Even though we’re smack in the midst of the dreaded “October lull,” our reporters remind us that we shouldn’t need frenetic buck activity to be excited. And heck, if you think you’ve got it bad right now, just read South reporter Josh Honeycutt’s recent post about the closure of deer season in South Carolina, thanks to hurricane-induced flooding. I’ll take the October lull over that any day.

Honeycutt also shared a great scouting tip about “blitzing” an area with trail cams, in hopes of nailing down buck movements. I’ve been doing something similar on one of the farms I hunt, and it’s an interesting process that shows how some areas are used frequently by one or more bucks, but other nearby areas are not. For example, I’ve got a pair of pretty 8-points that are frequent visitors to a secluded mock scrape but have yet to appear on another mock that’s only 150 yards away. I don’t have a clue why they hit one and not the other, but the “why” of scouting isn’t nearly as important as the “where.” Once I get a buck consistently hitting a scrape, I start analyzing surrounding terrain and cover to decide on likely ambush points, and as Honeycutt notes, moving trail cams around can assist in this process.

In my experience, October is a month when weather influences whitetail movement as much as any other factor. This issue popped up in most of our reporters’ recent posts. The Mid-South’s Will Brantley noted that recent rains and cool fronts have spiked deer activity and resulted in daylight trail-cam pics of good bucks. Cool weather also made for an exciting opening week of bowhunting for Brandon Ray in Texas. While the big bucks aren’t showing up here yet, does and small bucks are up and moving, and I’ve long felt that when overall deer movement is good, mature animals will soon follow. The majority of big bucks I’ve killed (or had an encounter with) showed on days when every other deer seemed to be on its feet.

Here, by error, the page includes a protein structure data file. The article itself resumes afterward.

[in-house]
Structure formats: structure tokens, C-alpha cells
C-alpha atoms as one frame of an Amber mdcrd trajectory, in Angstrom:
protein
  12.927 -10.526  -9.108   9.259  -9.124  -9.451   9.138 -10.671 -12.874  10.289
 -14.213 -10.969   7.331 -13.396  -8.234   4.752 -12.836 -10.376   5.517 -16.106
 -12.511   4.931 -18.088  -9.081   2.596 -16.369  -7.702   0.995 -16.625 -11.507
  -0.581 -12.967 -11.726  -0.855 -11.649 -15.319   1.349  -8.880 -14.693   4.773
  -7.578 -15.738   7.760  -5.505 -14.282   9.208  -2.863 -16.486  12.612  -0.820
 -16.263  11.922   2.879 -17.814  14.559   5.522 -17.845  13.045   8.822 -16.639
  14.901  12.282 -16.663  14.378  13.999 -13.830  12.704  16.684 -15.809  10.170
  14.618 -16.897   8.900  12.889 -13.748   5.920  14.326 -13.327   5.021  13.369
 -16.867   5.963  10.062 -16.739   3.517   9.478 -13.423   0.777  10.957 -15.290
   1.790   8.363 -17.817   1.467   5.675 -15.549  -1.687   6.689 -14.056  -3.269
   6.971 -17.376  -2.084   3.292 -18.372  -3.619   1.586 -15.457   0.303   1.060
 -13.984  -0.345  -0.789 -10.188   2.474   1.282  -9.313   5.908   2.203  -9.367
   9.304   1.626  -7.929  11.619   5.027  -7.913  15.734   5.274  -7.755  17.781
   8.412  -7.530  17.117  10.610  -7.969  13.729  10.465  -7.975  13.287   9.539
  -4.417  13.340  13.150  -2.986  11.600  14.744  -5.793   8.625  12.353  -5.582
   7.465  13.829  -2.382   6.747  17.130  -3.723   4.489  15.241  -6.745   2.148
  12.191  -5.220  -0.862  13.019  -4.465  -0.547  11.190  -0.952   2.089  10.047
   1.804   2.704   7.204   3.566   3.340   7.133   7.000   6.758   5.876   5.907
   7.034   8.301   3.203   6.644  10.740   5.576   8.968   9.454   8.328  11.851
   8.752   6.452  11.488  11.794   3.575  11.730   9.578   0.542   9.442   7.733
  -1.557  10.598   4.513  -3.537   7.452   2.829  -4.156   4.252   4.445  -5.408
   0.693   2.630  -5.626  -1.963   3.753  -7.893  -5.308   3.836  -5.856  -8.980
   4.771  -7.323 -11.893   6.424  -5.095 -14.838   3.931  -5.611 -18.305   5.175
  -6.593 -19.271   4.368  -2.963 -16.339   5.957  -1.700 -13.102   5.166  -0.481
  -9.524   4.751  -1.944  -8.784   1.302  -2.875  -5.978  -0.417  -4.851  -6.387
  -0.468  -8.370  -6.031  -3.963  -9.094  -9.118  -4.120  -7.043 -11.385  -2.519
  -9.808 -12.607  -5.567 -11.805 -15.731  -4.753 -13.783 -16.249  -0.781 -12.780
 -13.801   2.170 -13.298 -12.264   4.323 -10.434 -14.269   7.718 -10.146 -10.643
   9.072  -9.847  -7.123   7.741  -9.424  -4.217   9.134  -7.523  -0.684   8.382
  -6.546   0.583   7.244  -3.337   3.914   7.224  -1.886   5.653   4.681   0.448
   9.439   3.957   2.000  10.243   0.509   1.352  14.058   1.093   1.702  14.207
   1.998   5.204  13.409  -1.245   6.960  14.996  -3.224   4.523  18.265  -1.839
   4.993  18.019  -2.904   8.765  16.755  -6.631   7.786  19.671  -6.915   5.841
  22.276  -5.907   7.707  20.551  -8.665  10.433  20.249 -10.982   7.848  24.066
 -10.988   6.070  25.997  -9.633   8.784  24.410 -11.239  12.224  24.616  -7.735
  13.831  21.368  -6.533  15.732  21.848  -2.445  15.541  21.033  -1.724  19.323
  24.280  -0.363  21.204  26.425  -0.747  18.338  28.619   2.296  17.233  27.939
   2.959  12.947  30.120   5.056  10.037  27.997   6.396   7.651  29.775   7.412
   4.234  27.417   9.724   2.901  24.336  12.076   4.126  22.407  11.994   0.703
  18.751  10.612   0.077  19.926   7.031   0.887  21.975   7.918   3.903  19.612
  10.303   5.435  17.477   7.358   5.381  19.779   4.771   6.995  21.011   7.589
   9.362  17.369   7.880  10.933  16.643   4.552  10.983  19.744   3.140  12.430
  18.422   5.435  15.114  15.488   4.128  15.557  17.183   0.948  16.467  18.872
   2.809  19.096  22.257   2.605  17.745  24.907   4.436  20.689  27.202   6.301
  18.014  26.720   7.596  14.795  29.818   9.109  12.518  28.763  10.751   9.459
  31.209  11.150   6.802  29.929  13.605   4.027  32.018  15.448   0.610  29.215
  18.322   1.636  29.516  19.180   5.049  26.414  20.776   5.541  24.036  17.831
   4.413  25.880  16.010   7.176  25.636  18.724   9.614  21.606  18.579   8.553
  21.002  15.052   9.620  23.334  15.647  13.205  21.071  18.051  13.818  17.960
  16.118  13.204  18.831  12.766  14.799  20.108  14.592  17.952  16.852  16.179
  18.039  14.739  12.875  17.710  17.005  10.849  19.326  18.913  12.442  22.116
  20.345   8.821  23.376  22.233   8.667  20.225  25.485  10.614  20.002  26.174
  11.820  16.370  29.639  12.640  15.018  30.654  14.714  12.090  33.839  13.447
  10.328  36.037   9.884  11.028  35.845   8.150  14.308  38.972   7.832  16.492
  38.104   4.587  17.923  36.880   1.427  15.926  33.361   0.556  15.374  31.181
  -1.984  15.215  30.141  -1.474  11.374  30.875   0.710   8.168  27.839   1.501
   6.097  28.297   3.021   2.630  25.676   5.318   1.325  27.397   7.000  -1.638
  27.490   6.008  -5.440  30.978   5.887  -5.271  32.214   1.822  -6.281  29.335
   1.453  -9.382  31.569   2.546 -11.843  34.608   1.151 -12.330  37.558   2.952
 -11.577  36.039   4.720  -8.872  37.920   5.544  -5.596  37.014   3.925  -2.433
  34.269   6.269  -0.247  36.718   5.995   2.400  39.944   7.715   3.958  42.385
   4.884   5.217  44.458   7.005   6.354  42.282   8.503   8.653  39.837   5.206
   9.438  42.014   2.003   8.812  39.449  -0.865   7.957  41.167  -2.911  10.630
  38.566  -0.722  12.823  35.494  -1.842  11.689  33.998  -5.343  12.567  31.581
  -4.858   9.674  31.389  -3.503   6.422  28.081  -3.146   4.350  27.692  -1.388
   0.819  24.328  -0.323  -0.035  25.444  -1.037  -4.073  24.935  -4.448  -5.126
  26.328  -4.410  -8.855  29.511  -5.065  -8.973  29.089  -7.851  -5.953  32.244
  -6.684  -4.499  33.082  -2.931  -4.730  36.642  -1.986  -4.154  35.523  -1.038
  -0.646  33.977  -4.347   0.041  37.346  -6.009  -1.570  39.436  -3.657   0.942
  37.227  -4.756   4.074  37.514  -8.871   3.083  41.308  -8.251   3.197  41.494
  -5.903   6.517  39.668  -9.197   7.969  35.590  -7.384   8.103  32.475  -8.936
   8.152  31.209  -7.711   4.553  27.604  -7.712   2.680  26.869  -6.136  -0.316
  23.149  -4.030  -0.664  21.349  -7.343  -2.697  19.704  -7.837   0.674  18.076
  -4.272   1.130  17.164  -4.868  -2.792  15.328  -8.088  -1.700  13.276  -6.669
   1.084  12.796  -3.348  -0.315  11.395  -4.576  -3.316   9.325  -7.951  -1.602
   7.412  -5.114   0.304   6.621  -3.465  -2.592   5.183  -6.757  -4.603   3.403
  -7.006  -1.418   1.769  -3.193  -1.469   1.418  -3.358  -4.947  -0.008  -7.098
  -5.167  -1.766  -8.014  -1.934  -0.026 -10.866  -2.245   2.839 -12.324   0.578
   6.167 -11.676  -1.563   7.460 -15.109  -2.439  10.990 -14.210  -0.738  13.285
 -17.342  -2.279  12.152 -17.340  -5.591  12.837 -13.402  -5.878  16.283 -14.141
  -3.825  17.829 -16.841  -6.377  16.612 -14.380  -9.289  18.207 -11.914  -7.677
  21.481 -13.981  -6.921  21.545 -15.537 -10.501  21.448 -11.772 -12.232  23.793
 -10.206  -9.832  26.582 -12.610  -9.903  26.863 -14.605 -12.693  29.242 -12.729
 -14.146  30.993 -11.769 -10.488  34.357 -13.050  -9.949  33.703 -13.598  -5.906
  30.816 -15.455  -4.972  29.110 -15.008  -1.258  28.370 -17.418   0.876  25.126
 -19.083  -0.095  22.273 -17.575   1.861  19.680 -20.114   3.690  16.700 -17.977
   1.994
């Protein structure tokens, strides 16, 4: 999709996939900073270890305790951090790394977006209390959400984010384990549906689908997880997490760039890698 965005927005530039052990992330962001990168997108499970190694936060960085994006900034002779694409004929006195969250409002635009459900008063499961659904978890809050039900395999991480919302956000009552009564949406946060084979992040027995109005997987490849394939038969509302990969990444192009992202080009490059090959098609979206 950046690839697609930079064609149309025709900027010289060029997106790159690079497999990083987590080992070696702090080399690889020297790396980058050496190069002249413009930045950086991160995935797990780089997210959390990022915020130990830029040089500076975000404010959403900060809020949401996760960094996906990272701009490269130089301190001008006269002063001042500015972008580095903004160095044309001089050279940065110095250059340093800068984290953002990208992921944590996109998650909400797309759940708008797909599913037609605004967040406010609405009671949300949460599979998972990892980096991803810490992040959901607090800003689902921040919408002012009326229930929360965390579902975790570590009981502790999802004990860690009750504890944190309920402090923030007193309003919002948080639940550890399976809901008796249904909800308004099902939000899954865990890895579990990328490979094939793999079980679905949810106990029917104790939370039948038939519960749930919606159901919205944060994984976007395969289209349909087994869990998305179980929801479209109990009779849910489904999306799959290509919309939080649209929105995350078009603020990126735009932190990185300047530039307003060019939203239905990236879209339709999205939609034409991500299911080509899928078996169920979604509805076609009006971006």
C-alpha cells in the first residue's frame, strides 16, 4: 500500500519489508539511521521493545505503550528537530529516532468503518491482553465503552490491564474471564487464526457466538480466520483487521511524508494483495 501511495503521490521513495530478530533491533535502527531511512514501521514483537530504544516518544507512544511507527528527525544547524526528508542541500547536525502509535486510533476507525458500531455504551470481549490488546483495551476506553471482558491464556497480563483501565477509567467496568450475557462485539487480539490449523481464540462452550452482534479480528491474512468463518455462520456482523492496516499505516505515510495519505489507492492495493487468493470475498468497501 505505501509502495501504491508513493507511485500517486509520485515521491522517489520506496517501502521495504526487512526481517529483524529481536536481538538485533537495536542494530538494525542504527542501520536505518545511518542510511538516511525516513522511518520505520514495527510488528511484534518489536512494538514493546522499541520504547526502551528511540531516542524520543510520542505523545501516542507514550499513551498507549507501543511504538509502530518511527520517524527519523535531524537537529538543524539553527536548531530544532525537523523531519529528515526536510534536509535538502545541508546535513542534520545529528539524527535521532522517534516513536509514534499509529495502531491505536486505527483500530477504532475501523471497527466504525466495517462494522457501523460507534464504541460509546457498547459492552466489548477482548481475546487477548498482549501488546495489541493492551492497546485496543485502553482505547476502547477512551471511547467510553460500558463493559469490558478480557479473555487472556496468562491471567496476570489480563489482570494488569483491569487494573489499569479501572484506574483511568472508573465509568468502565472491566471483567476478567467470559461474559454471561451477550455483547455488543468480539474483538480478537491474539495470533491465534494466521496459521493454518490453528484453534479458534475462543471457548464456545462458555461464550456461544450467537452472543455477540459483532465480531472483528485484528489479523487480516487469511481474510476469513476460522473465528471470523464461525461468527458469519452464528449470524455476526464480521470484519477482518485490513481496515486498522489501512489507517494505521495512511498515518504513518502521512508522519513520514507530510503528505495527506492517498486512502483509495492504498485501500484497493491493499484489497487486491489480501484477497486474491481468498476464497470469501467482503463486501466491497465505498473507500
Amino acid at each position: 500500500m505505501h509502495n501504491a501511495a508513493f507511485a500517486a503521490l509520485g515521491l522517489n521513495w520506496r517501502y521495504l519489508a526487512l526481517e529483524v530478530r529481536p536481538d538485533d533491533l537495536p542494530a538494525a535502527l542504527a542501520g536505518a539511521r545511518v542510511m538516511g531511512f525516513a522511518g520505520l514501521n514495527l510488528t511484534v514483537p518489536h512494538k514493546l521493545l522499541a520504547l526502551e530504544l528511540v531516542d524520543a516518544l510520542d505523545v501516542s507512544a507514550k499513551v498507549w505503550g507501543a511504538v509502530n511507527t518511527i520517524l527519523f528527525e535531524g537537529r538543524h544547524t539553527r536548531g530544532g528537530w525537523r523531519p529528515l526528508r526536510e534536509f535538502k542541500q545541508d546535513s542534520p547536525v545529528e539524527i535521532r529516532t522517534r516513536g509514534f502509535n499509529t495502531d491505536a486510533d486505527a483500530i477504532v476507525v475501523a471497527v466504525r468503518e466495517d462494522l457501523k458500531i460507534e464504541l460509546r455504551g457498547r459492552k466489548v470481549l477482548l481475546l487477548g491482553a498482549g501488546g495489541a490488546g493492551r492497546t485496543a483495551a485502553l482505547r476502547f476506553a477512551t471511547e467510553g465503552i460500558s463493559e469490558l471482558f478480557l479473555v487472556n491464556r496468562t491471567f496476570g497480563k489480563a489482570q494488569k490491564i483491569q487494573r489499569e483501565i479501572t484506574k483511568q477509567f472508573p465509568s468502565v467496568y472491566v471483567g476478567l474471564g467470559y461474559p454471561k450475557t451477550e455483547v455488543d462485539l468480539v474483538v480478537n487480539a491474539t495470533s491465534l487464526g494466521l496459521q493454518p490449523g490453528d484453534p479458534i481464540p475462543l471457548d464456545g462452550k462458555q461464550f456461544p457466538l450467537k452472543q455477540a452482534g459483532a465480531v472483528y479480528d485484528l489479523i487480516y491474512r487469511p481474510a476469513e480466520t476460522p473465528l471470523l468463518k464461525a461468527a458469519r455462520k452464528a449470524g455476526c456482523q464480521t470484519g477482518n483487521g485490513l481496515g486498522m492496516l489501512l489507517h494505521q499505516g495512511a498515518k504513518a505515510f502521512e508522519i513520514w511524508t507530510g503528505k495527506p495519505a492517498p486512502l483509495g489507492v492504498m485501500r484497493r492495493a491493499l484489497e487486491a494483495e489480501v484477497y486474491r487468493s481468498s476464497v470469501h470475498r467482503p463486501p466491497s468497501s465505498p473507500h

In the northeast, Mike Shea recently reported an increase in rub lines, which I’ve long regarded as the most exciting form of buck sign. Scrapes are sexy, but they’re also a hub-type sign that bucks can approach from multiple directions. Rub lines tell you the exact path that a buck walked; all that’s left to do is to arrange a meeting with its maker. Shea’s video of coyotes on the hunt was an excellent reminder that we are not the only predators in the deer woods. Many times we wonder why we aren’t seeing a buck we’ve scouted, and the natural tendency is to think our sloppy attempts have bumped him. In truth, there are plenty of other factors that can throw a buck off course (or even knock him out of an area for awhile), and persistence is usually the critical ingredient to ultimate success.

Dogged determination emerged (once again) as the key to a couple of successful hunts profiled last week. The first was the awesome stalk of a mulie buck relayed to us by Great Plains reporter Dave Draper. One of these years I’m going to pull off just such a feat, and I hope it goes down exactly as it did for Dylan Tramp. And West reporter Brian Strickland told us about the patience of Shawn Beckstrom, as he hunted for “Curly,” a dandy Wyoming whitetail worth the wait. Second-guessing and doubt are built into so much of deer hunting, it’s great to see when a hunter overcomes the hurdles and manages to score.